8. Thanks for contacting Katie and please thank Katie for sharing what she knows about the Heritage mandolin.
  9. An X Ray would be real handy, not quite ready to go that rout until I have exhausted brains to pick. Can't imagine getting X Rays done would be an inexpensive approach but it would definitely reveal all. Don't need an endo scope to see the neck or tail block, you can see them rather easily shining a light in one F hole and looking through the other. It looks just like a Gibson neck block but you can't tell from there how the neck block and neck are machined to fit. Yes StephenK, Aaron's was suggested in the second post, I'll be contacting them this week if I don't get a definitive answer soon. Thanks all for the replies...
  10. Took a closer look at the H-40 today. Tried moderate clamping pressure and it didn't move the heel gap noticeably. The joint seems secure enough, doing a proper set up and leaving the neck alone is definitely a choice on the solution menu. I also cut a narrow strip of thin sheet metal to feel around down in the heel gap. The thin probe went in 3/4" when aligned straight down at the heel. That part of the neck heel appears not to be secured with the joint construction and likely why the heel has opened up. Far as I can tell, the end of the (tenon, dovetail?) felt mostly flat, like the butt end of a straight mortise and tenon joint. It's either that, or it is a dovetail with narrow end cut flat. The thin probe could be pushed along one side of the heel, down deeper into the joint. Seemed to be going at an angle, like a dovetail V but hard to tell with glue residue and without chipping more finish off at the neck heel/ body connection. High Flying Bird, would you mind asking Katie again if she knows what method of construction was used for the neck joint? She mentioned that it was not a dovetail but then did not elaborate on how it is put together.
  11. Interesting, I thought for sure it must be a dovetail joint. Dowels then? A drilled hole would only be needed to inject steam, if I was going to disassemble a dovetail connection. That is why I am researching before any action is taken on this very nice instrument. The neck heel has lifted a bit but I get almost no movement at the joint with the strings loosened. I discussed just making the necessary bridge adjustments with the owner as the joint may have settled in this way and possibly remain stable but they where hoping I could close the heel gap. I am educating myself to weigh possible options on what to recommend to the owner. Neck removal is an invasive procedure and likely to force finish repair, at the least. I am still gathering information but plan to get the H-40 on the bench tomorrow for a closer look. The neck heel gap is open enough to probe for dowels and I can experiment with dry clamping to see if the gap can be closed. Thanks for contacting Katie....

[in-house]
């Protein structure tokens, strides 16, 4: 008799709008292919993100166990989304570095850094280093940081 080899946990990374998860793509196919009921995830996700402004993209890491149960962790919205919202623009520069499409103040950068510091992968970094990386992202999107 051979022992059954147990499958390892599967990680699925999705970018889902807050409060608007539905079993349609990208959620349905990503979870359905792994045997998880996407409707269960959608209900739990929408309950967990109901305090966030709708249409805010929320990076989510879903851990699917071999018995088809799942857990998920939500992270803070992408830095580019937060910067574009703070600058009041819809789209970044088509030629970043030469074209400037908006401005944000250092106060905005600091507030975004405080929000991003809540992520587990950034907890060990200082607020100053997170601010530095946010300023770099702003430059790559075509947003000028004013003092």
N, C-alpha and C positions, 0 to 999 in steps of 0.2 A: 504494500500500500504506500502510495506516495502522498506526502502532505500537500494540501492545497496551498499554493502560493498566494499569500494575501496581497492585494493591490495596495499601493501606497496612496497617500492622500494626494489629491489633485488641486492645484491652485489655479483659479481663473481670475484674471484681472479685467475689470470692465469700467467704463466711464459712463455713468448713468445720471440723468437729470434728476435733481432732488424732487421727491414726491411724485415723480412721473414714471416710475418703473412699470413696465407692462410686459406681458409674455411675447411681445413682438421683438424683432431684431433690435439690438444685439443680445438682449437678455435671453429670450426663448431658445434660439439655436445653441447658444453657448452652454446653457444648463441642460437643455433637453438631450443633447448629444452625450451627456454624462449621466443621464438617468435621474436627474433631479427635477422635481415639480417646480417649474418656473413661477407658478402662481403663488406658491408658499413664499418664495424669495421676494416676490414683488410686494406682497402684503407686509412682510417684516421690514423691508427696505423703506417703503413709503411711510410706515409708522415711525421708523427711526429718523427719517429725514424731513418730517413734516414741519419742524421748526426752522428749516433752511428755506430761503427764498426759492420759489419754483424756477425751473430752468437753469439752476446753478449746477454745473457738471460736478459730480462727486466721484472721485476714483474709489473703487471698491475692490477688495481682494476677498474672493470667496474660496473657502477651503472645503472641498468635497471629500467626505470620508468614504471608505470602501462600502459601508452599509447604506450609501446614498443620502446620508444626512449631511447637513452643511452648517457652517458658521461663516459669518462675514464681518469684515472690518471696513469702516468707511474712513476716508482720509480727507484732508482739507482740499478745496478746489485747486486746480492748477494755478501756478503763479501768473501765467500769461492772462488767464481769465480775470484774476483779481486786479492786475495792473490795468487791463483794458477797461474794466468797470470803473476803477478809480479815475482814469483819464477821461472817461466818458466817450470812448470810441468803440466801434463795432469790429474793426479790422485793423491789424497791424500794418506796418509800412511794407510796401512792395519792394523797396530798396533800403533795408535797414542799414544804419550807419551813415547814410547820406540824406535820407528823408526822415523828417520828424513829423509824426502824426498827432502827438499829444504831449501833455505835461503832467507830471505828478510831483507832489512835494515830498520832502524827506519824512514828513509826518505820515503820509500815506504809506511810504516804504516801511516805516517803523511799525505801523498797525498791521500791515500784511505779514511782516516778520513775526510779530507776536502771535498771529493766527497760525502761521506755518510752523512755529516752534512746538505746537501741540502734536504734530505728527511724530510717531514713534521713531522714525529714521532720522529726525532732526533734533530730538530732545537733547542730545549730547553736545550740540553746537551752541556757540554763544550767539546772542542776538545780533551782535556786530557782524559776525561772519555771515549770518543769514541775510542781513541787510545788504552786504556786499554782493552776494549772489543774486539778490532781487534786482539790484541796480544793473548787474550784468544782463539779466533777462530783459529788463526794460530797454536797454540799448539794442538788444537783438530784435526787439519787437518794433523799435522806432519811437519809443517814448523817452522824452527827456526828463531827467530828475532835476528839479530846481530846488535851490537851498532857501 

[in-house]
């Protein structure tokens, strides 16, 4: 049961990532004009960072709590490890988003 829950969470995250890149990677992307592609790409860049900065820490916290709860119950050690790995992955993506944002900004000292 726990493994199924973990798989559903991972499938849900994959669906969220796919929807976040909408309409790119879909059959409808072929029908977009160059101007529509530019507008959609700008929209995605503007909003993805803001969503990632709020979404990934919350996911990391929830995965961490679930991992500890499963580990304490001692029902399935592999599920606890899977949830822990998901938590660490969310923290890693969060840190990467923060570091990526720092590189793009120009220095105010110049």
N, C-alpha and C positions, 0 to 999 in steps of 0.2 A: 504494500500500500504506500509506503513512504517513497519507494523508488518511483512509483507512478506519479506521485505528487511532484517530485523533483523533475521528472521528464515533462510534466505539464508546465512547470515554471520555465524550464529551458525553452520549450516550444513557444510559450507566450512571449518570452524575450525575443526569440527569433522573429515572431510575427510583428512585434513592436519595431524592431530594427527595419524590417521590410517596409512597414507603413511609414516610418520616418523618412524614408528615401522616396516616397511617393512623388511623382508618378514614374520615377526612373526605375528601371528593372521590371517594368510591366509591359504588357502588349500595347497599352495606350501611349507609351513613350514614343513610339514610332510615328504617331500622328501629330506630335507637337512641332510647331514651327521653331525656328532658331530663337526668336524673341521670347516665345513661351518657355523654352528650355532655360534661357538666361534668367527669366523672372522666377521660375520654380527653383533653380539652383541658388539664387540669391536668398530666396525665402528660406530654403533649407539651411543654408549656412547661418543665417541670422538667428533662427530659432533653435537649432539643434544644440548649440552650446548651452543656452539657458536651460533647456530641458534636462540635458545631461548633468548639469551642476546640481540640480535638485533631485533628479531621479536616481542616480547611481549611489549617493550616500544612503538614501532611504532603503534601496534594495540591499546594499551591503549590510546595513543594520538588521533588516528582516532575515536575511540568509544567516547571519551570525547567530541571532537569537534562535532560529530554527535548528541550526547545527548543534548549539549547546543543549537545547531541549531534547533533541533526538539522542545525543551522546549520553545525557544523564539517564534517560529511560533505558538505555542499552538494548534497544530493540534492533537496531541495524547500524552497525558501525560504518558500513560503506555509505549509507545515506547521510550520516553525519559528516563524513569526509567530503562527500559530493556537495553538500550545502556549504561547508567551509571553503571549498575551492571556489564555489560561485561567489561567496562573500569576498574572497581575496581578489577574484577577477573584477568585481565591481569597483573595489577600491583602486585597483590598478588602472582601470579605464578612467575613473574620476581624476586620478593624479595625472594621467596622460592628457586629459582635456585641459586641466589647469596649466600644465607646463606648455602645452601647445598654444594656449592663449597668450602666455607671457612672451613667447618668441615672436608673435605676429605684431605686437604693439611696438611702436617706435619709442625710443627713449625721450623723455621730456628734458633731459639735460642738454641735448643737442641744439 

12. Not my mandolin but I sure wouldn't turn my nose up at this one, very nicely built instrument. The Heritage guy, Mike, wanted images too, which I sent off just a bit ago. I am supposing that they didn't document their builds very well. Hopefully, they will respond back with the info I need. Nice image of Katie you posted Doug, she does seem quite proud of her fathers beautiful work.
  13. Thanks for the replies all, I appreciate the leads. I am under no pressure to move the mandolin work along and still waiting for the Heritage contact to return from vacation and quiz staff. Good to know there are other brains to pick!
  14. Thanks for responding. I'm betting the Heritage mandolin is built like a Kalmazoo Gibson as well but the mandolin is in too nice of condition to experiment shoving steam needles into it on a location guess, assuming it IS dovetail construction. The Heritage person that responded to me is to be back from vacation some time end of this week. Said he would ask staff that would have been there when mandolins where still on their menu.
  15. Hoping someone here has had the neck off of an H-40 ASB "The Heritage " mandolin. It has an "F" prefix in the serial number, so I am assuming that it is a 1991 build. The mandolin is is very fine condition, with the exception of the neck heel lifting a bit, the owner wants it dealt with. Can I expect a dovetail neck to body connection? What kind of glue would have been used? Any guidance on where to drill a steam hole? I posed these questions straight to Heritage. The person that responded was on vacation but was willing to ask some of the employees when he got back, who had been there long enough to maybe know and answer my questions. He also suggested asking this forum and I am glad to have been made aware of this resource. Hoping there have been a few that have been there and done that. As stated, this mandolin is in very fine condition and I don't want to go into this project not knowing what I'll find.